Many real-world complex systems consist of a set of elementary units connected by relationships of different kinds. All such systems are better described in terms of multiplex networks, where the links at each layer represent a different type of interaction between the same set of nodes, rather than in terms of (singlelayer) networks. In this talk I will introduce multiplex networks and several metrics to measure multiplexity at different scales. Measures are validated and applied to real-world systems with examples from collaboration networks, terrorist networks and the brain. I will also show how multiplexity can produce the emergence of qualitatively novel dynamical behavior, focusing on the case of social dynamics.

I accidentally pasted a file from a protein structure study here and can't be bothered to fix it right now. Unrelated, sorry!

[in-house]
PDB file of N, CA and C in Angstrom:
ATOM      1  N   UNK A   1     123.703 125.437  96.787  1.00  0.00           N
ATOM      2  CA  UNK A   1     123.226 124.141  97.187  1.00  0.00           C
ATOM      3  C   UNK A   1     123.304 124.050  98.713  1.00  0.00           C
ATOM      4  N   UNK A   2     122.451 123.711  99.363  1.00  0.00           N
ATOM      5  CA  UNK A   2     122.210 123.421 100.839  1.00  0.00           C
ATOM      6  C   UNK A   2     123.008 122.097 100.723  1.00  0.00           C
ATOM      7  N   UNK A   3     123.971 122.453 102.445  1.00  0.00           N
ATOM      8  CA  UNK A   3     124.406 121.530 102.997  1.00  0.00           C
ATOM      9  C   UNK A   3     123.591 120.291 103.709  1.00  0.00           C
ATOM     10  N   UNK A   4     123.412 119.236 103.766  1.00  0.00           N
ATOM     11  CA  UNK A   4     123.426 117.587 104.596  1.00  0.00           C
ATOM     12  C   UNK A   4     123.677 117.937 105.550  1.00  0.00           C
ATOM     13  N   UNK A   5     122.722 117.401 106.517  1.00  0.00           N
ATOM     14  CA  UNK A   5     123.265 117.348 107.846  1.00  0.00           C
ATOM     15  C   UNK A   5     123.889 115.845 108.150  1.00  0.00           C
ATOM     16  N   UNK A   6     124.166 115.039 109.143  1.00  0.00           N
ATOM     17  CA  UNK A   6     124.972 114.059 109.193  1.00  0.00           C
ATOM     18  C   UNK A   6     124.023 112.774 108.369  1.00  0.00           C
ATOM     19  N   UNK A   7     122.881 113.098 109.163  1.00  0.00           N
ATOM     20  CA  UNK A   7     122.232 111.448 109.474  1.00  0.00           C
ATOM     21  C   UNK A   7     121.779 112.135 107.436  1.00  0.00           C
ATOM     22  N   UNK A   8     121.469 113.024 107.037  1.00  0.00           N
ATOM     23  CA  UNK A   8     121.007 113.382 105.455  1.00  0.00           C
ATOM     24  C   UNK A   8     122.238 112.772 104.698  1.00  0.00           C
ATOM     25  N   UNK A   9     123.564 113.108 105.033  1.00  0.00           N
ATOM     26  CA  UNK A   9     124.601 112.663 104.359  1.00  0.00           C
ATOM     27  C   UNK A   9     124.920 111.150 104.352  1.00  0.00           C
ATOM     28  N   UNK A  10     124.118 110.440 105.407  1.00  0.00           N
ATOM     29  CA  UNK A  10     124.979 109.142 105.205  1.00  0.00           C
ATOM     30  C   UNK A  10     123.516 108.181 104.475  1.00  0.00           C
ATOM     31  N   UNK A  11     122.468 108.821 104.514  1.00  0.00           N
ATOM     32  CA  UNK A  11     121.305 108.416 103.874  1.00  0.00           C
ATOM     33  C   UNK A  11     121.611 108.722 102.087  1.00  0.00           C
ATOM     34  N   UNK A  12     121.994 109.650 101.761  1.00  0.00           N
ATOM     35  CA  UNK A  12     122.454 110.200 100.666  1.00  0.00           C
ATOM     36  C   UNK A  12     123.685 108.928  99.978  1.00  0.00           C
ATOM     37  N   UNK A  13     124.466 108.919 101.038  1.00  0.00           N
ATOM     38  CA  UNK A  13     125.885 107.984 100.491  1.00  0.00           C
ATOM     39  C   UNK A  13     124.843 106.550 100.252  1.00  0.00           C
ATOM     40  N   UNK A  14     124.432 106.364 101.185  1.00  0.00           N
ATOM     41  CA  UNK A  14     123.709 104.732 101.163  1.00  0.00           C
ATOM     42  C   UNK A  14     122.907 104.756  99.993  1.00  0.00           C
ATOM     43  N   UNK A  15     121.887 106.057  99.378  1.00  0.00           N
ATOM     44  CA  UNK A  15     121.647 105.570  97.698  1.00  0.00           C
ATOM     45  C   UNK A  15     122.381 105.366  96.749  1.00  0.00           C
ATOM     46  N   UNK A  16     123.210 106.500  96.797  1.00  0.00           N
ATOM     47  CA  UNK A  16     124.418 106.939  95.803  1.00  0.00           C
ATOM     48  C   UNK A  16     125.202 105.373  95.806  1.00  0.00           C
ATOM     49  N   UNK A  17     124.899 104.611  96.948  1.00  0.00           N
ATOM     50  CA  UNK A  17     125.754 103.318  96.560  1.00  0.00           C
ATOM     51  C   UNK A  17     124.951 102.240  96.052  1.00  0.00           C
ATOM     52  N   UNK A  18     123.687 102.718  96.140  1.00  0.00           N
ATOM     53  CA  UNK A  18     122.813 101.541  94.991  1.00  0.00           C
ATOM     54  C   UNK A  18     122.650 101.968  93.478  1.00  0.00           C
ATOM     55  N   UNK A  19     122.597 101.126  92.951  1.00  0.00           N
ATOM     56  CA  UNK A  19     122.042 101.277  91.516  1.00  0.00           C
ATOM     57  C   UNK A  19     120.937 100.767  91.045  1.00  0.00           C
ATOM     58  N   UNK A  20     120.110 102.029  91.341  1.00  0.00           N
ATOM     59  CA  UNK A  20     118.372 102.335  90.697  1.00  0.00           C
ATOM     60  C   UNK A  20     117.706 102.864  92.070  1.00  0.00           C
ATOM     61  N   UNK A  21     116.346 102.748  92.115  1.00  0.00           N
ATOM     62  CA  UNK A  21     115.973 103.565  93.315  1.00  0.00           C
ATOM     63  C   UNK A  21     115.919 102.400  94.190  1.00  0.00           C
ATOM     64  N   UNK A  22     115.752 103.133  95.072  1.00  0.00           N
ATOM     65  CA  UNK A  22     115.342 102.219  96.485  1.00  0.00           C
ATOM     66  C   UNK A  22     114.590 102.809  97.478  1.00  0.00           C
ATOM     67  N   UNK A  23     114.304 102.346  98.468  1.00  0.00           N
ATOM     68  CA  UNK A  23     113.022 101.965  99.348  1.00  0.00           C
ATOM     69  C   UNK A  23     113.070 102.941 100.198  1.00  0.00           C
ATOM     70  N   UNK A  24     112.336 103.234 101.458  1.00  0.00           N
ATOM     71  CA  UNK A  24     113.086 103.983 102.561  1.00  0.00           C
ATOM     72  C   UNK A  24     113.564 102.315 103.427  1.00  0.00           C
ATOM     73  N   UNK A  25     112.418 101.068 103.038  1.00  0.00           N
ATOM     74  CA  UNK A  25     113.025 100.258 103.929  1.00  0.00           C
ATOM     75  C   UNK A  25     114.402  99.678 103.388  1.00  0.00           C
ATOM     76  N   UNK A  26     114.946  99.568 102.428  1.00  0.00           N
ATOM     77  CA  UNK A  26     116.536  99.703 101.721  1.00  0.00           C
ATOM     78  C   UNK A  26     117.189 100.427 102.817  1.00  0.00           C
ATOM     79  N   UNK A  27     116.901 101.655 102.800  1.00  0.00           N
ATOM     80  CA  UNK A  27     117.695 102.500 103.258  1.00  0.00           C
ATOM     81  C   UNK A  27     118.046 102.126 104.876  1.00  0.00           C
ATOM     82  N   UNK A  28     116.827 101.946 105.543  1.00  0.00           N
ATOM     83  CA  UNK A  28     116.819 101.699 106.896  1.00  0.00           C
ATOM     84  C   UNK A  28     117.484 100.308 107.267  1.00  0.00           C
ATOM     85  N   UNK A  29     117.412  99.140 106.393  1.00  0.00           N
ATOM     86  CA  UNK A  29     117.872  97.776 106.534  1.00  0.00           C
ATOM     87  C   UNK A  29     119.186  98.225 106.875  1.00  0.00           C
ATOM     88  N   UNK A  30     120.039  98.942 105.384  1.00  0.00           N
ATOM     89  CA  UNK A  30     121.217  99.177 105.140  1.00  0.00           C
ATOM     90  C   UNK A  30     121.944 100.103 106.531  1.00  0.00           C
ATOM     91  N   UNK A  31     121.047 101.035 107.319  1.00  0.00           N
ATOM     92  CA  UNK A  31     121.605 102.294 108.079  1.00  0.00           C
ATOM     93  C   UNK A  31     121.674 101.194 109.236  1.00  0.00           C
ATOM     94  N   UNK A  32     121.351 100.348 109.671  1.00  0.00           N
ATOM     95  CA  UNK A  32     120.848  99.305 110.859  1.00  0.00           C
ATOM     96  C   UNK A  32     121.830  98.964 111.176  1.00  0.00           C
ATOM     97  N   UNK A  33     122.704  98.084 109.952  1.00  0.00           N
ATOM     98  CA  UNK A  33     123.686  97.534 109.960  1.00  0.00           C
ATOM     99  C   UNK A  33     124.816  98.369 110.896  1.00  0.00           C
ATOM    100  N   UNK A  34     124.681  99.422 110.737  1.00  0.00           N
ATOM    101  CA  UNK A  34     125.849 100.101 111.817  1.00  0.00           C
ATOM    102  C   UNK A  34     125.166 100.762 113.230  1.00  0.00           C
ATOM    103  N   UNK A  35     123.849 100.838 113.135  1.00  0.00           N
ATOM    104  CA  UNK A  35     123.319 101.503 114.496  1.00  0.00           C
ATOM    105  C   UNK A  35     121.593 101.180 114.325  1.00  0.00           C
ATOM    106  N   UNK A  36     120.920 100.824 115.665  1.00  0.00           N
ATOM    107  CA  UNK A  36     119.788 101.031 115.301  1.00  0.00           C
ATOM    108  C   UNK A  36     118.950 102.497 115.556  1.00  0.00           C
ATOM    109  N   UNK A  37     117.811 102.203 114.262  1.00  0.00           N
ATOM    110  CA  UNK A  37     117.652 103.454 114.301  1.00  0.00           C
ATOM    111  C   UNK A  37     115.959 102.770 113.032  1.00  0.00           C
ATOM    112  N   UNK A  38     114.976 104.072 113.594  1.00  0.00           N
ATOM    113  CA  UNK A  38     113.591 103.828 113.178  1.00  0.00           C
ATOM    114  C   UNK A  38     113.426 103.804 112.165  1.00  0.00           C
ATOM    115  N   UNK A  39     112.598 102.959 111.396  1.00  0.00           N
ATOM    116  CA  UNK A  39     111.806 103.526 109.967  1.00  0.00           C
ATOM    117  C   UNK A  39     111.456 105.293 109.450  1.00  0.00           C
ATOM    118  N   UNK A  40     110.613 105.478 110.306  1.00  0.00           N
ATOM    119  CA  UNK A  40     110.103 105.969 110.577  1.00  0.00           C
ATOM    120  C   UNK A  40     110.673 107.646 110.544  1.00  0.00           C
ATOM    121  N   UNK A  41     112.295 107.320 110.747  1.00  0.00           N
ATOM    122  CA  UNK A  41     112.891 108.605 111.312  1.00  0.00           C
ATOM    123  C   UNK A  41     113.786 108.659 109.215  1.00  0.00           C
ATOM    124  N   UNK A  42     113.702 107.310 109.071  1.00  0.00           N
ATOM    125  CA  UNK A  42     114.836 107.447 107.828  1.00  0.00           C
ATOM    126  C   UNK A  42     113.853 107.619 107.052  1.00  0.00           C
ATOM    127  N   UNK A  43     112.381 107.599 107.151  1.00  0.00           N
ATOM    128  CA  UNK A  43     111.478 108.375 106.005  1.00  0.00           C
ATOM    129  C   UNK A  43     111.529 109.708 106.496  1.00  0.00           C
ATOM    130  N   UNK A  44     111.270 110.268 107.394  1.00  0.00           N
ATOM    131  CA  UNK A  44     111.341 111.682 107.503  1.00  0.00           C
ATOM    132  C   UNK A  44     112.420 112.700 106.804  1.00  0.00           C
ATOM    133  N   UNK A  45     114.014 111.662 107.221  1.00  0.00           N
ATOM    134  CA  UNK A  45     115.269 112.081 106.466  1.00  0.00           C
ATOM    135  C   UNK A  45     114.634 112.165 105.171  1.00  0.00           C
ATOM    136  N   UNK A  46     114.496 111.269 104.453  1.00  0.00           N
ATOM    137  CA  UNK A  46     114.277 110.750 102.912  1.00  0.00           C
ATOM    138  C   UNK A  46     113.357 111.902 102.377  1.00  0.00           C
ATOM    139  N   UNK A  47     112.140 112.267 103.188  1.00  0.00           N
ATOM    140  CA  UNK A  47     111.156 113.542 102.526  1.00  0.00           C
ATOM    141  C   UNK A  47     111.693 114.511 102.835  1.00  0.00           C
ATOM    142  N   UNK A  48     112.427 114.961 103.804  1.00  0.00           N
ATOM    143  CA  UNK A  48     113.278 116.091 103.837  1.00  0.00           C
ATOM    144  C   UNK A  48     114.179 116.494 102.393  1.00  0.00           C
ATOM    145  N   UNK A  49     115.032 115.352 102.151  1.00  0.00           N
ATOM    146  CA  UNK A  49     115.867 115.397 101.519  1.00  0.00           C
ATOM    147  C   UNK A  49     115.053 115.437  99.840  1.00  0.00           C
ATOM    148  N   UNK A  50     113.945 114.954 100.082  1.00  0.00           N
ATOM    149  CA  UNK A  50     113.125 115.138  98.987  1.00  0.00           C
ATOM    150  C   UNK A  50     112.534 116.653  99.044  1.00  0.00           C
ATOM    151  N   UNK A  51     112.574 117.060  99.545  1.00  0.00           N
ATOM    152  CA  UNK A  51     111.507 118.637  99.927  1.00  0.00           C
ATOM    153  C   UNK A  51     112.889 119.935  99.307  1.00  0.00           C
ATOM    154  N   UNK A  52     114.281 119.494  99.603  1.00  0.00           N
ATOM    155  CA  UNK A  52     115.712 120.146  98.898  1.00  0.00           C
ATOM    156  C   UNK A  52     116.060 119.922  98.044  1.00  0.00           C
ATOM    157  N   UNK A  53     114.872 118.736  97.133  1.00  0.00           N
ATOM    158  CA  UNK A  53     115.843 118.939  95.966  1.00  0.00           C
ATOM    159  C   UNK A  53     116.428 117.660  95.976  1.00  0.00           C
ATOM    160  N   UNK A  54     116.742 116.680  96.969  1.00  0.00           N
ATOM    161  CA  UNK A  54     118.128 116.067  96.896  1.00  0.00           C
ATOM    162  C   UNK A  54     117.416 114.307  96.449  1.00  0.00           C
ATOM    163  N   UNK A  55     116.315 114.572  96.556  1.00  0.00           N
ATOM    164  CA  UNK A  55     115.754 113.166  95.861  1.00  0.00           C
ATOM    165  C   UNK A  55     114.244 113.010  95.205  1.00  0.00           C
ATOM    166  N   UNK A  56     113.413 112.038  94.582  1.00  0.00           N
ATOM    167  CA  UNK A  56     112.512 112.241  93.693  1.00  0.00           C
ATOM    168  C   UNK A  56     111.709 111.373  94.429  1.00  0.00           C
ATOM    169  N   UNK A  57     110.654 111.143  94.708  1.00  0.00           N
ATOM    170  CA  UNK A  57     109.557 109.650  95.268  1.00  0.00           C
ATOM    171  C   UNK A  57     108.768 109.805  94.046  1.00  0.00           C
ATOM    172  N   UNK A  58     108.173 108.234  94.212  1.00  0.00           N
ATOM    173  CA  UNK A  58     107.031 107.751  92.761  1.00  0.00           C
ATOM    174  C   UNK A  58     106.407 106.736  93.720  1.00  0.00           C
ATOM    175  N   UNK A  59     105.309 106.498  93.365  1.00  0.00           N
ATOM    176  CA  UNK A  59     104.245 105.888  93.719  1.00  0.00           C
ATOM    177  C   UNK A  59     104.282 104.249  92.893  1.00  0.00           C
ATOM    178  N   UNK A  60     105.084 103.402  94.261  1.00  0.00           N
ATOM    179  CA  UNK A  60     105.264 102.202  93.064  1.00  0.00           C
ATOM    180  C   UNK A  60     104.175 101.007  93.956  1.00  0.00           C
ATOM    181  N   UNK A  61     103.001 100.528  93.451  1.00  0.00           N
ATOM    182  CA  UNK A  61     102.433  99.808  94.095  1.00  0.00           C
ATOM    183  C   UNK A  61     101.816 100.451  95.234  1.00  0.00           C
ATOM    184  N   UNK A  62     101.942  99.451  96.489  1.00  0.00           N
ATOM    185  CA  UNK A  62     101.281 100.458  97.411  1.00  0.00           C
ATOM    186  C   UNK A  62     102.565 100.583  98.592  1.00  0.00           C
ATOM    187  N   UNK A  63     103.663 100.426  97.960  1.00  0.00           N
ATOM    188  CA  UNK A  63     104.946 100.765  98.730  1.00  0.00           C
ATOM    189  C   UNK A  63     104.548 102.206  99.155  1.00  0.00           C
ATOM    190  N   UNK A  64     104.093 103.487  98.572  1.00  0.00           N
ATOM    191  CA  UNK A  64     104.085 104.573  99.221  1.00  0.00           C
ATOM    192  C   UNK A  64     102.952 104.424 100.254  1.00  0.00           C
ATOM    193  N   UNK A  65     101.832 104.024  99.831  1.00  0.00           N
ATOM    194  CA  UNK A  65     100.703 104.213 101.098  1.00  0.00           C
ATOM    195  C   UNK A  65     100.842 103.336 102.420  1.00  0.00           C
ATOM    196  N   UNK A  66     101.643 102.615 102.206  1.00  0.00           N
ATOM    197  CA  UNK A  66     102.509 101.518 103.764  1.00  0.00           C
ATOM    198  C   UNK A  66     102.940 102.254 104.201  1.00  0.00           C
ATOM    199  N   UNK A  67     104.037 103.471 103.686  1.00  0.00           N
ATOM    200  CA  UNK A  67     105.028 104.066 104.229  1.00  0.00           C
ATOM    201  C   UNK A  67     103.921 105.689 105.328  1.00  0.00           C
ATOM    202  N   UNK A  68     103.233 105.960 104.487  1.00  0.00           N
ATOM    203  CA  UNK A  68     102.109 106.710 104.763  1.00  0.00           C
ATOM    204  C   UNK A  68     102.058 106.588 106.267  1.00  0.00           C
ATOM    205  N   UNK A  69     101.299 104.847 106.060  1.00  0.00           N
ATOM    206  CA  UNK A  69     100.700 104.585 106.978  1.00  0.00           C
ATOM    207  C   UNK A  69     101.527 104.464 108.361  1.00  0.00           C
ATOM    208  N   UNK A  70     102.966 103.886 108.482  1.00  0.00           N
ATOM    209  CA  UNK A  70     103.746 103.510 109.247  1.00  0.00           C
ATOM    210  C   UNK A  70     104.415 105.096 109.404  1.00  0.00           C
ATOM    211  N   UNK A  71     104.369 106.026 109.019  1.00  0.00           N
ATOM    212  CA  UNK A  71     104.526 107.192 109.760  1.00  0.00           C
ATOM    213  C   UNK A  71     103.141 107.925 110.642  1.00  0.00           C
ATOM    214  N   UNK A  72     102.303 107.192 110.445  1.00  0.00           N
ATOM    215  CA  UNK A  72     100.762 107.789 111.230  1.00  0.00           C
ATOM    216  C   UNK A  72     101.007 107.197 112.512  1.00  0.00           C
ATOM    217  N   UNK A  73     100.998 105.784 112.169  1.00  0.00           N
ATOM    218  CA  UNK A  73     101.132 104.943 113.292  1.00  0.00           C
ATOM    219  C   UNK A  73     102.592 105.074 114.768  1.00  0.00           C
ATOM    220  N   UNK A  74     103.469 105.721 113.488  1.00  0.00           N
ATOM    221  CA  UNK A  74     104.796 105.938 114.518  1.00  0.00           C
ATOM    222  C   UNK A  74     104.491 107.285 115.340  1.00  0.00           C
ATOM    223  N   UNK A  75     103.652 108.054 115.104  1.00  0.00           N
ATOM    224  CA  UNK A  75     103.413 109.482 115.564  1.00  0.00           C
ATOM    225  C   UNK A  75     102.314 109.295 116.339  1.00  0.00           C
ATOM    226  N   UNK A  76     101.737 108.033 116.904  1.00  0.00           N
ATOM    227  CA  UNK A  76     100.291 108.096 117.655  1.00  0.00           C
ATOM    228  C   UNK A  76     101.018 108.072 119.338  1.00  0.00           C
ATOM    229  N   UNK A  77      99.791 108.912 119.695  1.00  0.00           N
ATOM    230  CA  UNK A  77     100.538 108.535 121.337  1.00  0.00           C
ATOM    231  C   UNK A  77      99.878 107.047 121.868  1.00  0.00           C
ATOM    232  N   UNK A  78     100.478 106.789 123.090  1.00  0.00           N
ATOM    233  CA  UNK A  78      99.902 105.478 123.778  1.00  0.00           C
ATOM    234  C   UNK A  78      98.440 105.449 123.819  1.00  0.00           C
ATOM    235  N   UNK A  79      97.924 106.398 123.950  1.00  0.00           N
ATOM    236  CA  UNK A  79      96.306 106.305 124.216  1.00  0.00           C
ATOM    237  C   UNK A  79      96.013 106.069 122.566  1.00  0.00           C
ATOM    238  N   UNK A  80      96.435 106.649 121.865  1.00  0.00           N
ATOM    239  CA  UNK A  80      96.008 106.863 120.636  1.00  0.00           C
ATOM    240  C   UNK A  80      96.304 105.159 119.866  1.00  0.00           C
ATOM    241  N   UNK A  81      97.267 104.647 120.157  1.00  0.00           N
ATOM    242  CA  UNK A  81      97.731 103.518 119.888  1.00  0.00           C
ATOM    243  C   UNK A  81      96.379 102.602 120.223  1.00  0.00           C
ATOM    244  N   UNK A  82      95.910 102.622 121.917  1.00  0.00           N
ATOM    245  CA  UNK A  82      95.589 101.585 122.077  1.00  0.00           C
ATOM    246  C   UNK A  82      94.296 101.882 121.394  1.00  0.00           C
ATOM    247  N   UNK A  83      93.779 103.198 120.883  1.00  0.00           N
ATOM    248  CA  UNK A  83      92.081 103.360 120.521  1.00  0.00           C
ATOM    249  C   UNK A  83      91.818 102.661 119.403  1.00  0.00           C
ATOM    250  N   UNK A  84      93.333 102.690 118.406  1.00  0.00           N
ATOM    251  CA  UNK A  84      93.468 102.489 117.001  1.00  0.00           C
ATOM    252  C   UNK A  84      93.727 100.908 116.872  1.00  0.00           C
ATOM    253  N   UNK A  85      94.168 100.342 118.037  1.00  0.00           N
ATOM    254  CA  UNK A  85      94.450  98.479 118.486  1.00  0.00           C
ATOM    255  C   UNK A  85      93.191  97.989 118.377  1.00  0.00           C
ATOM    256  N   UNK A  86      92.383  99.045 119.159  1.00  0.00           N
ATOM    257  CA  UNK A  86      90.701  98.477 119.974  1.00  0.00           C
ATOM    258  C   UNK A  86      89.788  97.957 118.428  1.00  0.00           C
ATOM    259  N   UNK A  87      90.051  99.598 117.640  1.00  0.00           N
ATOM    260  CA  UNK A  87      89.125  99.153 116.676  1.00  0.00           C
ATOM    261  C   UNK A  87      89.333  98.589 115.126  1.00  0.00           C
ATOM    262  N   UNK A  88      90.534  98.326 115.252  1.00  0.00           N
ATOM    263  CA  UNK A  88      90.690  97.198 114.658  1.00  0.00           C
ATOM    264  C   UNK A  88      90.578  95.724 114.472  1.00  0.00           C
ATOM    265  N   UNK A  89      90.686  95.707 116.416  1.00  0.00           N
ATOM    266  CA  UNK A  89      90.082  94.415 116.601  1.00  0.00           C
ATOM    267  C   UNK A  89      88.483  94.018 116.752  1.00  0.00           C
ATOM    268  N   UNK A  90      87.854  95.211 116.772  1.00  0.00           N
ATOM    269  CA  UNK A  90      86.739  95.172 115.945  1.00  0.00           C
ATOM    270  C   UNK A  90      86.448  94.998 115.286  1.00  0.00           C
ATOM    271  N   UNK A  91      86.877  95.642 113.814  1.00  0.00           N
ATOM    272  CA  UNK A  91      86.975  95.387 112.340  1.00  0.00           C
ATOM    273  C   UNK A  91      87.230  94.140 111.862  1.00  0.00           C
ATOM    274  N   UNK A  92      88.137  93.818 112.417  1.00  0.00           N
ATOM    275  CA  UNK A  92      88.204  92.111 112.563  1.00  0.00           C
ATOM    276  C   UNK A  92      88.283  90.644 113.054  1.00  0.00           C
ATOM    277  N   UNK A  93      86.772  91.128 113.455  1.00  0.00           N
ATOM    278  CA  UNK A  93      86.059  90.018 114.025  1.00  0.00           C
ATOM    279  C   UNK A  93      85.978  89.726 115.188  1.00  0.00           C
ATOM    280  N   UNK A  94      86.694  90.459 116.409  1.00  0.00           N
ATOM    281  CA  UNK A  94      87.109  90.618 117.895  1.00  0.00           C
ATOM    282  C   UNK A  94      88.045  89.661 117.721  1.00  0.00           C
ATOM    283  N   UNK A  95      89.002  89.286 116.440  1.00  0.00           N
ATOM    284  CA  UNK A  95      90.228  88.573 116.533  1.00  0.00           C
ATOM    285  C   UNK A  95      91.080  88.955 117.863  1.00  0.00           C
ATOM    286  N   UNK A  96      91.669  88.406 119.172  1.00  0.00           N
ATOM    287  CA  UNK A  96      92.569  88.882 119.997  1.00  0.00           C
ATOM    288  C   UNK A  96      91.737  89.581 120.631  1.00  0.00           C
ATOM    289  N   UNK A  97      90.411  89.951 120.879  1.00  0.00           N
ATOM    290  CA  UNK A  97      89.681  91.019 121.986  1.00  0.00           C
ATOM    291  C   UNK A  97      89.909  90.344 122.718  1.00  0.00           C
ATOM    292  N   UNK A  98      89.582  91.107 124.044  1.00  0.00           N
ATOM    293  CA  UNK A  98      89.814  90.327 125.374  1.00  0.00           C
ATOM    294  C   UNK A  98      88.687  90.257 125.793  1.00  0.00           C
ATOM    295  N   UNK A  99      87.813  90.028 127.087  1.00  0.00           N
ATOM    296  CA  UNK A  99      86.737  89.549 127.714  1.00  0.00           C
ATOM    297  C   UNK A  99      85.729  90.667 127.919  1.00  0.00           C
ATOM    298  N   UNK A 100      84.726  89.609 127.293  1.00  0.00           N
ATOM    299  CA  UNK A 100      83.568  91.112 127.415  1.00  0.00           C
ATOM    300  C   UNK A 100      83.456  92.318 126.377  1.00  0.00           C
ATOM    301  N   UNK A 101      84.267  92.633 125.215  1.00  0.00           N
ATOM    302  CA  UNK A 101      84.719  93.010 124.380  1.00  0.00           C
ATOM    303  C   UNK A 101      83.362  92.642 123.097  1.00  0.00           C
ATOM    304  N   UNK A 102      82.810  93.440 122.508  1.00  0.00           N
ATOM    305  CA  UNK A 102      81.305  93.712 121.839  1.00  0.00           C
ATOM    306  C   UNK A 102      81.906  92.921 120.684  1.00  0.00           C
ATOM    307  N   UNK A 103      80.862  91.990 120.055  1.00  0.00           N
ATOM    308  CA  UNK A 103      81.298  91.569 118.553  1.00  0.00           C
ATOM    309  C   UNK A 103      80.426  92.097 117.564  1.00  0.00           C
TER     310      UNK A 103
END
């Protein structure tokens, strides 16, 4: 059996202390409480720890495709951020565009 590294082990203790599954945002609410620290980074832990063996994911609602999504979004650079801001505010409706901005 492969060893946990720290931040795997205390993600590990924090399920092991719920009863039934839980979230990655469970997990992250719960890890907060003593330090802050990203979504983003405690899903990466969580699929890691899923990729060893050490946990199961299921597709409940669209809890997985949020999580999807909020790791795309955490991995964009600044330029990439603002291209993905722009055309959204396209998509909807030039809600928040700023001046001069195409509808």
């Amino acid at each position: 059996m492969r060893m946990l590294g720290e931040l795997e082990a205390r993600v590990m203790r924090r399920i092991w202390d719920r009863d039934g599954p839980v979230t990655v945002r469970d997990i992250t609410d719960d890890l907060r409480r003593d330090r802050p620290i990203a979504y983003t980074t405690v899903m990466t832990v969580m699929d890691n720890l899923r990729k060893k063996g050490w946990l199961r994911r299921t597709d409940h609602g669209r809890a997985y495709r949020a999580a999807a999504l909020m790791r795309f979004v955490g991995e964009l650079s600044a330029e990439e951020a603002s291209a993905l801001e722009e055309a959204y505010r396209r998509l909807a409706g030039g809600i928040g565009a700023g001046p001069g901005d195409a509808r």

Federico is a PhD student at Queen Mary University of London in the Complex Systems and Networks Group under the supervision of Vito Latora and member of the EU-FP7 project LASAGNE on multilayer networks. He is the Chair of the Young Researchers Network on Complex Systems, and an elected member of the council of the Complex Systems Society. He is also a former student of the Complex Systems Summer School in Santa Fe. His research interests include network theory, complex systems and statistical physics and their applications to interdisciplinary topics, such as socioeconomic systems, urban systems and the brain. He is currently based at the Brain & Spine Institute in Paris, for an extended visiting period at the Aramis Lab.